From Manzanita's Gitano Cubana fiesta with blaring Cuban trumpets, hammered piano, timbales and saucy lyrics [WEA 0927445512] to Salif Keita's inspired Mouffou [Decca 440 016 906-2] and my usual harem of Dulce Pontes, Sezen Aksu and Lila Downs, I couldn't believe that I was grooving to perfectly satisfying levels slightly higher than necessary without hearing any indication of clipping, wooliness, absentee bass or overall confusion. I routinely get e-mails where folks want to know whether xyz amp is truly sufficient for abc speakers. Why? Because reviewers always seem to call less power perfectly sufficient while the speaker manufacturers themselves invariably recommend and specify far more.

88dB/1m/2.83v means that unless you sit too far away, an 8-watt amplifier will be perfectly adequate for 80-90dB listening levels if the speaker is an easy, mostly resistive load that doesn't burn up the available power in its crossover well before it ever reaches the drivers nor drops too low in impedance to make undue current demands. Forget Aerials, Thiels and company. They could be rated at 90dB yet make this amp sound like wheezing church mouse Roshi Runtlinger who hasn't had a meal in a few days. But give MiniMax a simple 1st-order series crossover of a cap and coil across the terminals and this Runtlinger will bark with far more ferocious fangs than the big-boy brigade could ever conceive of.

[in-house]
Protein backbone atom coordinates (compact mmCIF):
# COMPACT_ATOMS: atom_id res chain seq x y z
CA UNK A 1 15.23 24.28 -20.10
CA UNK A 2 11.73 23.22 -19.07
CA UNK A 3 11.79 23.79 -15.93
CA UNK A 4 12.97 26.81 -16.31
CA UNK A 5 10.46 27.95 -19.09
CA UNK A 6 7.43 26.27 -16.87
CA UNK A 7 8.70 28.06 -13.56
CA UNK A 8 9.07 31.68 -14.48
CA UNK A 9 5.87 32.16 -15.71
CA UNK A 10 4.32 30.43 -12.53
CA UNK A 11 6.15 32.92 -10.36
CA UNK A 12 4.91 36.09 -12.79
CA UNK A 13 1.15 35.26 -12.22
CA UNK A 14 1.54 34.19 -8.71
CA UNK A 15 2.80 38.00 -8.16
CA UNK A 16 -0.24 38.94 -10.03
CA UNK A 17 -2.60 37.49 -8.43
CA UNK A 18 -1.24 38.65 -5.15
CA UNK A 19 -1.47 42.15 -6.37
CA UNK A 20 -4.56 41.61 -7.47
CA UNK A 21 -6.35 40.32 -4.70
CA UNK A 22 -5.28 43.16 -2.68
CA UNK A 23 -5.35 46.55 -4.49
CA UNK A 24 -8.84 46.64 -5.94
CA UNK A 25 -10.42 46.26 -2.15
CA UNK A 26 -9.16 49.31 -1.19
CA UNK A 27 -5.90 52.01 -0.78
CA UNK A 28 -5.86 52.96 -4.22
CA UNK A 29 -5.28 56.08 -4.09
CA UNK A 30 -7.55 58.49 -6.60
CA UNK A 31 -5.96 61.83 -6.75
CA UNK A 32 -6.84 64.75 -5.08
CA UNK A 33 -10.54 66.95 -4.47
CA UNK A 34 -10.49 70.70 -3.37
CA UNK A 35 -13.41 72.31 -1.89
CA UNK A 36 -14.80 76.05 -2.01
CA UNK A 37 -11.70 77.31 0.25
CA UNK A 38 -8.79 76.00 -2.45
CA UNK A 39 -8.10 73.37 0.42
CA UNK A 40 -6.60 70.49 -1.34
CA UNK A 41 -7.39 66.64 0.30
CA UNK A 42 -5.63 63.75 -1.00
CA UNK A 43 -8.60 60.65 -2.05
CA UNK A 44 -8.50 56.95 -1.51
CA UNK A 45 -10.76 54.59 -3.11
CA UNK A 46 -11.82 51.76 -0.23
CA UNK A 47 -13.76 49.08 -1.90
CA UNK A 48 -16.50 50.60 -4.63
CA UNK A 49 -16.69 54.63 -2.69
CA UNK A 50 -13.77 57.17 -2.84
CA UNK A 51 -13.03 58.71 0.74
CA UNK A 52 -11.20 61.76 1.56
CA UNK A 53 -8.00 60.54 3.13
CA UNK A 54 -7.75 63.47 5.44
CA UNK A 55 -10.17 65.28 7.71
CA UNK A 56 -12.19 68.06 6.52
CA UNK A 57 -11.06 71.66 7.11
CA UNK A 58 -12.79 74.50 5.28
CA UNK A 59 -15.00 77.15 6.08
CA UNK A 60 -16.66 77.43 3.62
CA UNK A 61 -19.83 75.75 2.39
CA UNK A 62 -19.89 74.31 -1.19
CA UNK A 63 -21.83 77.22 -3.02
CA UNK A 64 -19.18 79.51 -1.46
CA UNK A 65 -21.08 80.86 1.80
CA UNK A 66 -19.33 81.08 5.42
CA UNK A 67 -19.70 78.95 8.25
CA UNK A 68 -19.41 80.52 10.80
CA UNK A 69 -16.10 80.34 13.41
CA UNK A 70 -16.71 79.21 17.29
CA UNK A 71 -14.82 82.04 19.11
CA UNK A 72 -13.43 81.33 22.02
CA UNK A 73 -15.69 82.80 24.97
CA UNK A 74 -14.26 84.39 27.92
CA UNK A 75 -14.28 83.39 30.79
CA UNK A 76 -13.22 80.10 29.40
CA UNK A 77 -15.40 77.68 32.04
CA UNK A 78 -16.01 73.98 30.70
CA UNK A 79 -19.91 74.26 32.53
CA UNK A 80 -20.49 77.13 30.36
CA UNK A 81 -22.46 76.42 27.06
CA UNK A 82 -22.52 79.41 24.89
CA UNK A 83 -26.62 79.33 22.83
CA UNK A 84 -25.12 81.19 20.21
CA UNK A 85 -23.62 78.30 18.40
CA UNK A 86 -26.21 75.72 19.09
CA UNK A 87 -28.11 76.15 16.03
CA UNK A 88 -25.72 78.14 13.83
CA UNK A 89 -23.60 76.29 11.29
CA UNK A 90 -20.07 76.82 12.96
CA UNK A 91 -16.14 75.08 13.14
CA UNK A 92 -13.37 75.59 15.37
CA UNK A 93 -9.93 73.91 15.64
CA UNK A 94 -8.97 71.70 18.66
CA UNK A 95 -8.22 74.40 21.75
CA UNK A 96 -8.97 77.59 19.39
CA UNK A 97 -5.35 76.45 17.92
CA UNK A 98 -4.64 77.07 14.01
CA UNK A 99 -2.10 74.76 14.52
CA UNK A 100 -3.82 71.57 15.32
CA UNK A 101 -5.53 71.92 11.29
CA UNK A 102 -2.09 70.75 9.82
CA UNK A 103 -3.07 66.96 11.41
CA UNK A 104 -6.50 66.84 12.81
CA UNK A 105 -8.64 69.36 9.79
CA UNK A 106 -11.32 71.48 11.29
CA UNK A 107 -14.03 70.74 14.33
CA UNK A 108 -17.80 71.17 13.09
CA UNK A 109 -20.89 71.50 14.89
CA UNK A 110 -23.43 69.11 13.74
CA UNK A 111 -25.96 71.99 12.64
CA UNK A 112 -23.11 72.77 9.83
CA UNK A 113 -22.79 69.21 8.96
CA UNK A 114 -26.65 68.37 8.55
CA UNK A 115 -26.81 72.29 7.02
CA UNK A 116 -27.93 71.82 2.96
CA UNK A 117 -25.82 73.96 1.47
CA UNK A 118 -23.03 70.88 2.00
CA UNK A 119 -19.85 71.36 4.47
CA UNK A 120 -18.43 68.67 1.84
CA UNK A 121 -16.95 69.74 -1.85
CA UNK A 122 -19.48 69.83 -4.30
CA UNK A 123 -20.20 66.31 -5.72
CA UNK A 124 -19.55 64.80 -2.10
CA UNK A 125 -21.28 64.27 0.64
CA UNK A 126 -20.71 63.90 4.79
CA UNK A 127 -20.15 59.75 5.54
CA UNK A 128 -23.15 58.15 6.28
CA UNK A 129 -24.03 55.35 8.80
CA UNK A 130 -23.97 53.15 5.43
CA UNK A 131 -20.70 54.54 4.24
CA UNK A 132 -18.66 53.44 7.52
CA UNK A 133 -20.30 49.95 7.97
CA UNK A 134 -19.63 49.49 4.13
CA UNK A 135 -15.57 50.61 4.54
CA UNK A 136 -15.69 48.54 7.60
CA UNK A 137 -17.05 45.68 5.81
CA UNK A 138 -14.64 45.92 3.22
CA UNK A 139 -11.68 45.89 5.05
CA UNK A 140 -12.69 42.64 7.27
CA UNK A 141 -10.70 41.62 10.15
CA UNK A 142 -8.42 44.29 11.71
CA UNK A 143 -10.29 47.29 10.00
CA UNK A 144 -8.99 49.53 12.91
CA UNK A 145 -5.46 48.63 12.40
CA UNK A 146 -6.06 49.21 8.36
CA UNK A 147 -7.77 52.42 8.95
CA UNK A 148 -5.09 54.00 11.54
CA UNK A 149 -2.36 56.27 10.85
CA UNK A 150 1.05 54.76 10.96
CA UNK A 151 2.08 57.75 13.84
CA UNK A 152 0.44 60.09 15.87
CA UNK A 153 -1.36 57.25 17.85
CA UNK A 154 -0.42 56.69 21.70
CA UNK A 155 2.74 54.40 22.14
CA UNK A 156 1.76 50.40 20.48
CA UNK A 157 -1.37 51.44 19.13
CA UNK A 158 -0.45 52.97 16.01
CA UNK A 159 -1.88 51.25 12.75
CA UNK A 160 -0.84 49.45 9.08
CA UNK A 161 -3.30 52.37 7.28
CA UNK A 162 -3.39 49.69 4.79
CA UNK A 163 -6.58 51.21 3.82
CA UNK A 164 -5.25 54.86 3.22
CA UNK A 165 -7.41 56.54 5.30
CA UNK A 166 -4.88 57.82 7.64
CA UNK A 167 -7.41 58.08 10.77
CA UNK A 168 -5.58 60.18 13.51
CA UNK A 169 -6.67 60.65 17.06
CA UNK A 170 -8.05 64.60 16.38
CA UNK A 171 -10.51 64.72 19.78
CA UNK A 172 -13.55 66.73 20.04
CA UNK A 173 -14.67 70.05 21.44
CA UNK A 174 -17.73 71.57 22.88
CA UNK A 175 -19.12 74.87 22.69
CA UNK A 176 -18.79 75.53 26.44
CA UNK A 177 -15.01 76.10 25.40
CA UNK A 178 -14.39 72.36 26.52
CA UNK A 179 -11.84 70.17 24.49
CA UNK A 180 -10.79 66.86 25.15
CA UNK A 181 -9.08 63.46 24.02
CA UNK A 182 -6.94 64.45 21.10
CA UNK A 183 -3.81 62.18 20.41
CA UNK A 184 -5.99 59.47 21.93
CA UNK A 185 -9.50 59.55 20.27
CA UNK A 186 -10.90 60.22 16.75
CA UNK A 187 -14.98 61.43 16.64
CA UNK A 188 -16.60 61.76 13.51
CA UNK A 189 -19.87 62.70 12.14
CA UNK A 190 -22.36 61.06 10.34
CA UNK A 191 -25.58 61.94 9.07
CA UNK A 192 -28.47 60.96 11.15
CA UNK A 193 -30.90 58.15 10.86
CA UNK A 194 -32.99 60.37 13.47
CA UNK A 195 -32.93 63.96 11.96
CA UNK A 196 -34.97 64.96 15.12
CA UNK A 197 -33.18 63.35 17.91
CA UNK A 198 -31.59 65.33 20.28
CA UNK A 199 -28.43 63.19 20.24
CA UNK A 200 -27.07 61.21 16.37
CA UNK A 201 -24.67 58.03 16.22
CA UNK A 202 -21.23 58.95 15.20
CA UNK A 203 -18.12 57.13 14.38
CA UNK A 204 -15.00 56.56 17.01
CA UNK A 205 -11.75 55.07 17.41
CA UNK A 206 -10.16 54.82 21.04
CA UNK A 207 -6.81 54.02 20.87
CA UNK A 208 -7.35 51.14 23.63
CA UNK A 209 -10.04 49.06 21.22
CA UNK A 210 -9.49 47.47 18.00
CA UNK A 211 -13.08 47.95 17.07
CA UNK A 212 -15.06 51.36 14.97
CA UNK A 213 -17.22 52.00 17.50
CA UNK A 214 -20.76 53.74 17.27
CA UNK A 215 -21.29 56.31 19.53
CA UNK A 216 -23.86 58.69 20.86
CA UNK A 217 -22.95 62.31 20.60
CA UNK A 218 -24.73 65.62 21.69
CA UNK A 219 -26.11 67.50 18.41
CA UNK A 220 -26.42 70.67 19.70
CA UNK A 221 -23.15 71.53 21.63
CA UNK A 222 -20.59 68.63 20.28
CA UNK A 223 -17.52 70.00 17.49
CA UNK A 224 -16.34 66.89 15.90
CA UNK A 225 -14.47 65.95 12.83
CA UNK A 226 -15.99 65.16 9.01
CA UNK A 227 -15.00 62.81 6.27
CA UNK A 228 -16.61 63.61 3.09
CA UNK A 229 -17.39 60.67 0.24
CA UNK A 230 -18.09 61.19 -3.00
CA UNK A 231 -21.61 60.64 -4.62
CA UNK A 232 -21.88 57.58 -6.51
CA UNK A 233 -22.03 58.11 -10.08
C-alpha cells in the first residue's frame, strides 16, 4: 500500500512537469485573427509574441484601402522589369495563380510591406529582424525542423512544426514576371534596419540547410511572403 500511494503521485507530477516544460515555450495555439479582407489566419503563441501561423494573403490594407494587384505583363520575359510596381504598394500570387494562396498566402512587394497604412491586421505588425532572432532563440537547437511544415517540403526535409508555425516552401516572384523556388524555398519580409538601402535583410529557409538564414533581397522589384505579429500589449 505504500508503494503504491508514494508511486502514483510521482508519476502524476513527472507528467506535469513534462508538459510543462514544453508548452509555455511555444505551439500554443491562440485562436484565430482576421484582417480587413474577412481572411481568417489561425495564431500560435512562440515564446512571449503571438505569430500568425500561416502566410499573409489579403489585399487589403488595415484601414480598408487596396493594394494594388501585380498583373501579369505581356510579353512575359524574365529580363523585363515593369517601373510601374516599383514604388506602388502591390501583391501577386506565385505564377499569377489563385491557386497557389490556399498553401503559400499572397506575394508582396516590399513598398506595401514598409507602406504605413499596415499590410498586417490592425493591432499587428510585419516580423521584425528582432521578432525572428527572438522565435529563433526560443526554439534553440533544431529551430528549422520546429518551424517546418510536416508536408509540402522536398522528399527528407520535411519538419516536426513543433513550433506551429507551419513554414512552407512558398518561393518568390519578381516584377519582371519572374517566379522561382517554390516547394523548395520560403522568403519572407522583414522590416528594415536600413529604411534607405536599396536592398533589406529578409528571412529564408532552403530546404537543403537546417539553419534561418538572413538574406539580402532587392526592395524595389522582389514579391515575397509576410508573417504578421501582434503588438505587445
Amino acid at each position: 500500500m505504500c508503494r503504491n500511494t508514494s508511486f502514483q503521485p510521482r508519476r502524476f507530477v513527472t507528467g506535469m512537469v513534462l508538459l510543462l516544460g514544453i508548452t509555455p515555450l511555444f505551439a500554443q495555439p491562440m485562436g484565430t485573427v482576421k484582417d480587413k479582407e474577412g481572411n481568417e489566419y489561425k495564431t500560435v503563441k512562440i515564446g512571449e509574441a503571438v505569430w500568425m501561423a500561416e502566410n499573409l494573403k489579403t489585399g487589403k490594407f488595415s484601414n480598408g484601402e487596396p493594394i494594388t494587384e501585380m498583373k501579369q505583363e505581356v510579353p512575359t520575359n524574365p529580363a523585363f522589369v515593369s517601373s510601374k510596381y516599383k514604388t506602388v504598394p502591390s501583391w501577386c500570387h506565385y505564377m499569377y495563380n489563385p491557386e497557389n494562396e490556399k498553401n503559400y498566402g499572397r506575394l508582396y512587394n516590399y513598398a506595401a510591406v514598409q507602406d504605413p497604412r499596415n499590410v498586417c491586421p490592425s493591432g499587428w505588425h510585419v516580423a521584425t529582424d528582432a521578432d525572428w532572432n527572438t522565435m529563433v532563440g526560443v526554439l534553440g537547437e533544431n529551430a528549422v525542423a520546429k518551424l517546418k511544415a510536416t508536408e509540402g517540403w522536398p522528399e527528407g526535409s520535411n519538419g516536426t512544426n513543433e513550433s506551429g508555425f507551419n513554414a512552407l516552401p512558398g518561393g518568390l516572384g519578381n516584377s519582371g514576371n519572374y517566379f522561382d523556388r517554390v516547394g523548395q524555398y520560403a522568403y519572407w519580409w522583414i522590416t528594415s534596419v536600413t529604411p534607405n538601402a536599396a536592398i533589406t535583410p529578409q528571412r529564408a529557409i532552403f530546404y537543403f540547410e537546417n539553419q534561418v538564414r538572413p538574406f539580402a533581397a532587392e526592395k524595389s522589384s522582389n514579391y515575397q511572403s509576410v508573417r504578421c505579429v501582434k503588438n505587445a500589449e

Don't believe it? Ask me whether I care. I'm sitting here hearing it loud and clear. I'm telling you to look at something like a Vandersteen 1c, possibly the most underappreciated of all Vandies; a Sonus Faber Concerto; Meadowlark Kestrel; or Omega Loudspeakers or Cain & Cain Fostex designs. You'd love all the way back from the bank. Remember the modest bouquet Peter Parker grabs on his way to the playhouse in Spiderman 2? His grasp exceeds his budget and the flower man withdraws 2/3rds of the stems before he lets Peter part.